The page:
Earlier there were 72 permissions required to set up a hotel or a restaurant in Maharashtra. Now we have brought down this requirement to just 9 which is a big boost to the tourism sector because it will reduce operational cost, says Valsa Nair Singh, IAS- Principal Secretary, Tourism, Excise & Civil Aviation, Govt of Maharashtra in an exclusive interview with Prasenjit Chakraborty.
Q. During the pandemic, Maharashtra Tourism came come out with new tourism policies to boost the sector. How are such policies facilitating in bringing investment to the state?
We took a decision to undertake public private partnerships with major players for some of the best properties of Maharashtra. MTDC owns some of the best properties be it Matheran or Mahabaleshwar. Our aim is to get partners who have earned a reputation in successfully operating properties in the hospitality industry. This is because, we believe they will run these hotels with more professionalism, and will also bring in marketing strength and brand image. This is a win-win situation for both the MTDC and our partners. This was the first step on the PPP front.
We were doing it for some time, but the lease was for 10-30 years. Now, for the first time, we extended the lease period to 90 years. As a result, big groups and real estate players are approaching us. We have identified seven properties (both brown and green field) of the MTDC and invited private participation bids. And the response is fantastic.
Our second decision was to give industry status to the hospitality sector, and by doing so we emerged as the first state in the country to do so. It offers industry tariff to hotels, industry tariff for water, property tax etc. In this regard, the first circular came out in 1999 but was not implemented.
Our third step was ease of doing business. Earlier, for setting up a hotel or restaurant in the state it was imperative to have 72 permissions. We discussed and deliberated on this, and realised that some policies had become redundant with time. We kept only the important ones. That’s how we brought it from 72 to just 9. It’s a big boost to the sector because it will reduce operational cost. For any investor, we have a single liaison officer who would be assisting with the whole investment process.
In the recent past, we have infused a lot of life to the sector, so that whenever the sector opens up we can grab the opportunity. For example, we stressed on skill development during the pandemic and undertook online guide courses for young qualified people. This is a Ministry of Tourism programme, but we reimburse the entire fee for people who have qualified from Maharashtra.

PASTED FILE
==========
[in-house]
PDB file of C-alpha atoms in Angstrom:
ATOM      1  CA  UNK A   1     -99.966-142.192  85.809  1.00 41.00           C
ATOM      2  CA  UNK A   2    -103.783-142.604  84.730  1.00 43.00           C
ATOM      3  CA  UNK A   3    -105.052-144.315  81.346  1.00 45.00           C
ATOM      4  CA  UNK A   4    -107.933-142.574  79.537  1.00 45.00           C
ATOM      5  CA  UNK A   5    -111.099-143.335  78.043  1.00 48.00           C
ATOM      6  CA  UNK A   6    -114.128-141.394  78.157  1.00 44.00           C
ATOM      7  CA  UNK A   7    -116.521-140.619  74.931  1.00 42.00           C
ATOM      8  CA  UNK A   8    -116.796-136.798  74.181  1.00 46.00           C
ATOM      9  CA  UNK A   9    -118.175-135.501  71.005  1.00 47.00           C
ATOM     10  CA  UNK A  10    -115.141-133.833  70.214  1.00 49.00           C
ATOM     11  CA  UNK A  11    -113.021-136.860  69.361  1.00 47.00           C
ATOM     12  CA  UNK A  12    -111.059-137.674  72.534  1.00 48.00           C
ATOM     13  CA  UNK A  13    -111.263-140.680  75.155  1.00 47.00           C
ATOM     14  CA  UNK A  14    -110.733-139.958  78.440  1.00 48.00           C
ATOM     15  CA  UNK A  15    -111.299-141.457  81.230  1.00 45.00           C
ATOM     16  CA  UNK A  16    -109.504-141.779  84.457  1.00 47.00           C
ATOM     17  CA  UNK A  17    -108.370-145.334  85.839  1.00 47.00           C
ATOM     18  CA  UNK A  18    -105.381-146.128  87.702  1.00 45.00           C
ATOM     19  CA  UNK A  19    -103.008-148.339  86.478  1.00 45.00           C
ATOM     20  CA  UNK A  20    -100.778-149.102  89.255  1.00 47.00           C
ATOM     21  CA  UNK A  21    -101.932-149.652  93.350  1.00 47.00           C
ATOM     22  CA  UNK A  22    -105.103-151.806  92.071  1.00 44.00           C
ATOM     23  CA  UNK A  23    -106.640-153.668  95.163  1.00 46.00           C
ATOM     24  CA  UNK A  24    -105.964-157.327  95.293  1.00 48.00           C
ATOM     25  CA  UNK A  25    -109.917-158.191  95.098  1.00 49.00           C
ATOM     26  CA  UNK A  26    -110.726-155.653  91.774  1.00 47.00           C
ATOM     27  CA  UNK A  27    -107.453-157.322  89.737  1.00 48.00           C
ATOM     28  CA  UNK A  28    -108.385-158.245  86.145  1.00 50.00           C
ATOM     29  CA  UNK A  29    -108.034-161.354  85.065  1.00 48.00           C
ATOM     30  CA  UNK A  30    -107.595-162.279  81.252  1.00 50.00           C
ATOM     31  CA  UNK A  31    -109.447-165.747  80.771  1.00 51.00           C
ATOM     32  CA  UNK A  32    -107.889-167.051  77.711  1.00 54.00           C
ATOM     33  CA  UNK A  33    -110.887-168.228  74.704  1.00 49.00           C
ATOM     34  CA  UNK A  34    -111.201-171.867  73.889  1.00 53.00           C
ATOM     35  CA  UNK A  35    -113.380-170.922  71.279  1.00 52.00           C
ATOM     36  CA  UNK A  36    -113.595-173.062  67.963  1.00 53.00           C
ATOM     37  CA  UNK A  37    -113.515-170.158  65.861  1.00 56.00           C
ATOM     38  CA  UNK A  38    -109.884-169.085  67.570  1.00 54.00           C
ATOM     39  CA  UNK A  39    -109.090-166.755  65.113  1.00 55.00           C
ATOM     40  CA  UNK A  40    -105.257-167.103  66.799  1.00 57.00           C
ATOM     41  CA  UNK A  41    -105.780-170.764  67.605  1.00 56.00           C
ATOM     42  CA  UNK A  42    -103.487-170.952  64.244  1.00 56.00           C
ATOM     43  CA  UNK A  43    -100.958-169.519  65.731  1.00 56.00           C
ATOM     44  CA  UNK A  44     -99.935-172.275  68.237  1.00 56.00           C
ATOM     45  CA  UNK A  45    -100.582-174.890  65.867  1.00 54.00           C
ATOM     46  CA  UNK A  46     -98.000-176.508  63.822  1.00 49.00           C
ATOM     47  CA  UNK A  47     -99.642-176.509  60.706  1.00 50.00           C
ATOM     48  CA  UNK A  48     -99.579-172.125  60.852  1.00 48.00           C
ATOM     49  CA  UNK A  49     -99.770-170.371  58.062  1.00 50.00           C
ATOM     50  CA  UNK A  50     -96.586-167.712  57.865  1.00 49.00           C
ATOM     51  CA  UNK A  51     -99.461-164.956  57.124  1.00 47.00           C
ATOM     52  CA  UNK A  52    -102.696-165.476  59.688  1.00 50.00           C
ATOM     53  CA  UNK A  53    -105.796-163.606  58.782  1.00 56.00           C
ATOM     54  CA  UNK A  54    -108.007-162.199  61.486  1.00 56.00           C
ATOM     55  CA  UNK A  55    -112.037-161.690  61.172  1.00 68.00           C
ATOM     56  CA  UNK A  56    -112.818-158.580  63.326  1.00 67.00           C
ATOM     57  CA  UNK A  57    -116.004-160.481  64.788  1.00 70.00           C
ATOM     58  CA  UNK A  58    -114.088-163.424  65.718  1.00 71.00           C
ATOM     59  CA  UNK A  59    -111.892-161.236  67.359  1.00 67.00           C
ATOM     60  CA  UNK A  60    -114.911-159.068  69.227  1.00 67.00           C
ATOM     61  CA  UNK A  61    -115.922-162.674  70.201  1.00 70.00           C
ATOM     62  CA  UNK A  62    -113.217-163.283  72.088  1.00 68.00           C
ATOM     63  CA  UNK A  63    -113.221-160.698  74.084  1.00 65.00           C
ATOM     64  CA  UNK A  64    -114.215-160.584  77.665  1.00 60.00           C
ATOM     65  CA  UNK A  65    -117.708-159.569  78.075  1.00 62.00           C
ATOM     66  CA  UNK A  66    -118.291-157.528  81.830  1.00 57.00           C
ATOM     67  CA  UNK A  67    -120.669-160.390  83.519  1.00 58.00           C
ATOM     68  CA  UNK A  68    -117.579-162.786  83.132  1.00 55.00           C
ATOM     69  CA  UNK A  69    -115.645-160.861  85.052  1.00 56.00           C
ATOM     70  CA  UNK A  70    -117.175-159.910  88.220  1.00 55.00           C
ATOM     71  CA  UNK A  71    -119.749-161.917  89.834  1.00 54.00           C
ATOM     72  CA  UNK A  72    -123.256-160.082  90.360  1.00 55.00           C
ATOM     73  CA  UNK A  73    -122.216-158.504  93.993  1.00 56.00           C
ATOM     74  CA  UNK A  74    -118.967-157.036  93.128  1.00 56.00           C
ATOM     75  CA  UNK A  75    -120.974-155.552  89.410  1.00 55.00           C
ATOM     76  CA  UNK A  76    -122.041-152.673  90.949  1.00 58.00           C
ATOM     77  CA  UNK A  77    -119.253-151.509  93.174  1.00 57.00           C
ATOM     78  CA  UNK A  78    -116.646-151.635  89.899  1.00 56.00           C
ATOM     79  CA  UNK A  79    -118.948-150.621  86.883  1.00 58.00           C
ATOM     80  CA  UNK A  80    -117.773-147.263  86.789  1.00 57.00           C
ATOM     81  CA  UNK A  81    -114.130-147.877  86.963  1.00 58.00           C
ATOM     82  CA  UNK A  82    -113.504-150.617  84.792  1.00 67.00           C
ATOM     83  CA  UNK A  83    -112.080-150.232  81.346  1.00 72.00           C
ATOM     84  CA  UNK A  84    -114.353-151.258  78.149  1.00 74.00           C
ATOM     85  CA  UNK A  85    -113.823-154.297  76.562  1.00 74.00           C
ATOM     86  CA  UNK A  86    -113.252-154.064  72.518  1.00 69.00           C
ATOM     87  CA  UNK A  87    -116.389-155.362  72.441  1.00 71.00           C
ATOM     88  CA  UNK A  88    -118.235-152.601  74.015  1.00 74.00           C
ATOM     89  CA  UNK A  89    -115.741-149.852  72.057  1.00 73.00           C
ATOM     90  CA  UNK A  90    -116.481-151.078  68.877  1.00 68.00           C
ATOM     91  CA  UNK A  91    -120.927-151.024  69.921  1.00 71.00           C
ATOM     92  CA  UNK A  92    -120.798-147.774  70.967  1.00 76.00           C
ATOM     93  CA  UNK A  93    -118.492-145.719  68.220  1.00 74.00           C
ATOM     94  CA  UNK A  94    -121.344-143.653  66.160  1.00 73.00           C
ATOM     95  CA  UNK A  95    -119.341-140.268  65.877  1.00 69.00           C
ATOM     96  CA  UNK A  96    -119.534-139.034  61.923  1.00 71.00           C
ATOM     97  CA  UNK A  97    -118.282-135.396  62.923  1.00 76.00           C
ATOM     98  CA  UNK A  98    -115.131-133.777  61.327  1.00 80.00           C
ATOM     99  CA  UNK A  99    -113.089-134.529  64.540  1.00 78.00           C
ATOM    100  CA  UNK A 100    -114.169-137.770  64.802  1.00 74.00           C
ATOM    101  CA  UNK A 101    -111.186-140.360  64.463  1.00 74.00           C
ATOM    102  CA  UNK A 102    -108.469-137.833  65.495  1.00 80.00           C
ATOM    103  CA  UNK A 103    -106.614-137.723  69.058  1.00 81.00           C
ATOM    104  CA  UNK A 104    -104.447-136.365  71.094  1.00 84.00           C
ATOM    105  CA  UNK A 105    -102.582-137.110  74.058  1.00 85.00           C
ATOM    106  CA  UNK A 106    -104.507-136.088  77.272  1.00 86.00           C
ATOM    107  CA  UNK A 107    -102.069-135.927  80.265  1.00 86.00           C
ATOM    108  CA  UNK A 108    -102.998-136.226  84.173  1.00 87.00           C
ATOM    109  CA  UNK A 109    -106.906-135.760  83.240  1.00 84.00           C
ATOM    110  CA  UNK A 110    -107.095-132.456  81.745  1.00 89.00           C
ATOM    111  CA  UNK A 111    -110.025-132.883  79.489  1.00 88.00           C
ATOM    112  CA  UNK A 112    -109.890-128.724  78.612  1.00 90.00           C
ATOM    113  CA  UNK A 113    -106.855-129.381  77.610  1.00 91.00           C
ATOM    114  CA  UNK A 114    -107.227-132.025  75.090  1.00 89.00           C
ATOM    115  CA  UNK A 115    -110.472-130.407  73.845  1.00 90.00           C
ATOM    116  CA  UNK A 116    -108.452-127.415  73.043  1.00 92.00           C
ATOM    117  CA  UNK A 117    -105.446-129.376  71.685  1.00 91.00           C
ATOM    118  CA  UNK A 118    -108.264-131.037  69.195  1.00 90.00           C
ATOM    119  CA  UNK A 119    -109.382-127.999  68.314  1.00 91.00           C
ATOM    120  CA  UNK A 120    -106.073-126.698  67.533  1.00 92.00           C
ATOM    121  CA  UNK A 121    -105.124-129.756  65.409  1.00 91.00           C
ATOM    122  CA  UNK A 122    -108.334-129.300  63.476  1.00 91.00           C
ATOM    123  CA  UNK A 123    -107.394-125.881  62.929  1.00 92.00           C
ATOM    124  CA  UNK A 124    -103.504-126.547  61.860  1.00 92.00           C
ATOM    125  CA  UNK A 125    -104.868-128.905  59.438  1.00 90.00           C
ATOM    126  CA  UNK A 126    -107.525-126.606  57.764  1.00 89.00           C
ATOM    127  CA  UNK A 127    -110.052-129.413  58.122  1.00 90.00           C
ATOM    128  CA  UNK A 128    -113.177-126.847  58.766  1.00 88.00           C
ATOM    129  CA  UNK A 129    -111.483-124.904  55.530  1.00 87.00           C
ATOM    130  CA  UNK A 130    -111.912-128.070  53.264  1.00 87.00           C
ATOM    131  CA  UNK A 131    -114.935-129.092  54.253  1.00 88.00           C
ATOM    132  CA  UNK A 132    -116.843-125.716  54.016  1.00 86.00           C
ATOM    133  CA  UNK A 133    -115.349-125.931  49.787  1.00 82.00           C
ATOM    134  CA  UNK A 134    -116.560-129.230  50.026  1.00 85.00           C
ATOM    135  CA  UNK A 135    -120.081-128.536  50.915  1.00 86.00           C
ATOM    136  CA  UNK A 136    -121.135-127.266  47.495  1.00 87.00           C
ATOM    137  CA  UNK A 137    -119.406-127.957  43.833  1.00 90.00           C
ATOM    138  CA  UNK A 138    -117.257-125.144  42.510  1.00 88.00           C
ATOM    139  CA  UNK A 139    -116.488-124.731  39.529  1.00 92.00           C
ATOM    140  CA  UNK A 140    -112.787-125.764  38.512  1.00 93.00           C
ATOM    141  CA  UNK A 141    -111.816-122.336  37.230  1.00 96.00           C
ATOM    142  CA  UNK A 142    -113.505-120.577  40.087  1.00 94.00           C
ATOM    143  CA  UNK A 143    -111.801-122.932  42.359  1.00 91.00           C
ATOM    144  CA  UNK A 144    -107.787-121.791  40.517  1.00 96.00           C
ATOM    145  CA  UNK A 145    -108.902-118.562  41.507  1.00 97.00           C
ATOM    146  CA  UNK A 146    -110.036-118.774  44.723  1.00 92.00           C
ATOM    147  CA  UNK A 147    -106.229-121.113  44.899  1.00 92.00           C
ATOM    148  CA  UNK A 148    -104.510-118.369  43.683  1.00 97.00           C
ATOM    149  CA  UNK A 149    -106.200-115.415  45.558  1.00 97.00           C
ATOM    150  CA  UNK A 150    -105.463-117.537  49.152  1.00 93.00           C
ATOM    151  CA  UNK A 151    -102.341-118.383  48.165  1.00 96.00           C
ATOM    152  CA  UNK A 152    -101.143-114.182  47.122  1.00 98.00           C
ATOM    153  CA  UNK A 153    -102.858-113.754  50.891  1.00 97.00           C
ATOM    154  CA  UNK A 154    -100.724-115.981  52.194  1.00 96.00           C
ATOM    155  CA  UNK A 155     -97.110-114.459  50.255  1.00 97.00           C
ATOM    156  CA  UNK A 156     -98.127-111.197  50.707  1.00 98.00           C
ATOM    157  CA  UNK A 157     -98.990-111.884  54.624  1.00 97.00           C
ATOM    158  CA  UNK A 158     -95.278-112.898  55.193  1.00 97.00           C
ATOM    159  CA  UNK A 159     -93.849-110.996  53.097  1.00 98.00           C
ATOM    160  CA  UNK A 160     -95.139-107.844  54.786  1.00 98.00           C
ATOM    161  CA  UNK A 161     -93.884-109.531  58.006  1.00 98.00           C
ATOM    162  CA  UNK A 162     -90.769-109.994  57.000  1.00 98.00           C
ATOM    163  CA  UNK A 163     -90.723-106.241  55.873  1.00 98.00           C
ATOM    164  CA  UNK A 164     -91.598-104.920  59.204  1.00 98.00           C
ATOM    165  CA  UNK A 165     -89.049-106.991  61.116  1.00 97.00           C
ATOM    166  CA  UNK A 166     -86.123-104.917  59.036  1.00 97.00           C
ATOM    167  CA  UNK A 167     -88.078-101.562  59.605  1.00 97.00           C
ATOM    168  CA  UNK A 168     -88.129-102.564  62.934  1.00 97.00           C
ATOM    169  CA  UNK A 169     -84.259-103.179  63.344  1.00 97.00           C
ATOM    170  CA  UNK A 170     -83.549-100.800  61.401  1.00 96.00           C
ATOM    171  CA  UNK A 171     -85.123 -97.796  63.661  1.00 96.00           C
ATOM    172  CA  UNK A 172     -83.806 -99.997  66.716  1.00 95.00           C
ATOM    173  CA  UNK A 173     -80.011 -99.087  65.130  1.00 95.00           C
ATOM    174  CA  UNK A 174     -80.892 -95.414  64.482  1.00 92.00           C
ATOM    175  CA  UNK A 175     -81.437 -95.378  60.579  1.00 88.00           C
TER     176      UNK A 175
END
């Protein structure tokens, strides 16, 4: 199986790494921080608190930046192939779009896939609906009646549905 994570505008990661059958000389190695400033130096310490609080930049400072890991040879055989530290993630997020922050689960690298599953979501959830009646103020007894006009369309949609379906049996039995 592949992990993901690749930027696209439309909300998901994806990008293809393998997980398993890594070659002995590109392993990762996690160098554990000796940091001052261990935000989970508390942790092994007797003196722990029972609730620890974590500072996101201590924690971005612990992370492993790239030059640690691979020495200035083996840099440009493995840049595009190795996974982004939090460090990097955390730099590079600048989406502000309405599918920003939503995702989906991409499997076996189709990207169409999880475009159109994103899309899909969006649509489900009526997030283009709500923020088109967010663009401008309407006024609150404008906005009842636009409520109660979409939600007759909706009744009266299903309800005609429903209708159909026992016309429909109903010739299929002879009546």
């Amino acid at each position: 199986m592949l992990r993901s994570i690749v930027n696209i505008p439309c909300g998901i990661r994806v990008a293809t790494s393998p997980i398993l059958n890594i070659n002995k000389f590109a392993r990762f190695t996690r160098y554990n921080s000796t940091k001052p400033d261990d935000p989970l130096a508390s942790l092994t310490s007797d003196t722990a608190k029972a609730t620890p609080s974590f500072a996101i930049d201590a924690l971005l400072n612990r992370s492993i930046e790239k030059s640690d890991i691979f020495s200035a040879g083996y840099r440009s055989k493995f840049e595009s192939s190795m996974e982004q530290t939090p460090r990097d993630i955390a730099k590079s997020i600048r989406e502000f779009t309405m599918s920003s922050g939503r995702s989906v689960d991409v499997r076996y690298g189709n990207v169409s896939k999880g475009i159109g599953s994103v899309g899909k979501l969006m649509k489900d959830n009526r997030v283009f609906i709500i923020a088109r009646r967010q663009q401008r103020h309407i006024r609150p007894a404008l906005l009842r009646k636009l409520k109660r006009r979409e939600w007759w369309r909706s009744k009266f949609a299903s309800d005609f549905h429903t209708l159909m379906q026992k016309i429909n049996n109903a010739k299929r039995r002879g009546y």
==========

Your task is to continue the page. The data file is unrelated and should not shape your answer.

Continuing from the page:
Q. After having received encouraging response to your hotel initiative, what next?
After the success of our first initiative or you can call it a pilot project, we have come up with a second tranche having identified 30 properties. Among these, some properties are really enviable for tourism potential. Some of the hotels are located on open lands near Mumbai, and can become a popular weekend getaway. Our strength is our location. I am sure our second phase will also be successful and, will be a turning point for the tourism sector in Maharashtra, especially for investment in the hospitality sector.
Apart from PPP, we also have taken forward our commitment with Indian Hotels Company Ltd that wants to develop a five-star resort in Shiroda of the Sindhudurg district. We have leased the land and now the joint measurement is on.
Other major groups are also looking for investment in Sindhudurg, and other properties.
Q. What about the connectivity to these destinations?
Along with this, we are also developing connectivity to these destinations. Now, we have daily flights from Mumbai to Sindhudurg, and the load factor is 75% to 80% everyday on this route. We have also started flights to Gondia, and will soon bring Amravati on the aviation map.
Q. Are you looking for any new investment in Aurangabad which attracts tourists both from domestic and international markets?
Yes, we are looking for investment in and around Aurangabad, because Ajanta and Ellora have always been our flagship destinations. Besides this, we are also looking for investment in our forts. Forts are our biggest USP. Our sea forts are really unique. We are coming with some tourism infrastructure (not necessarily hospitality) in and around these forts to make it more convenient for tourists to visit the forts.
Q. Enlighten us about the prospects of Caravan tourism in Maharashtra.
There are many scenic places in Maharashtra which fall under CRZ (Coastal Regulatory Zone), forest or forest buffer area or irrigation zone (near dam) where construction is not allowed. However, in such destinations parking of Caravan is allowed and here comes in ourr Caravan Policy playing a great role. We are helping the caravan players to tie up with hotel groups. Caravan tourism has tremendous potential in Maharashtra, as the state has very good roads. Not only that, good law and order situation also offers huge scope for Caravan tourism. Mumbai to Goa is one of the best road trips in the world. Besides this, Mumbai-Pune, Mumbai-Nashik, etc. also offer huge scope for development of Caravan tourism.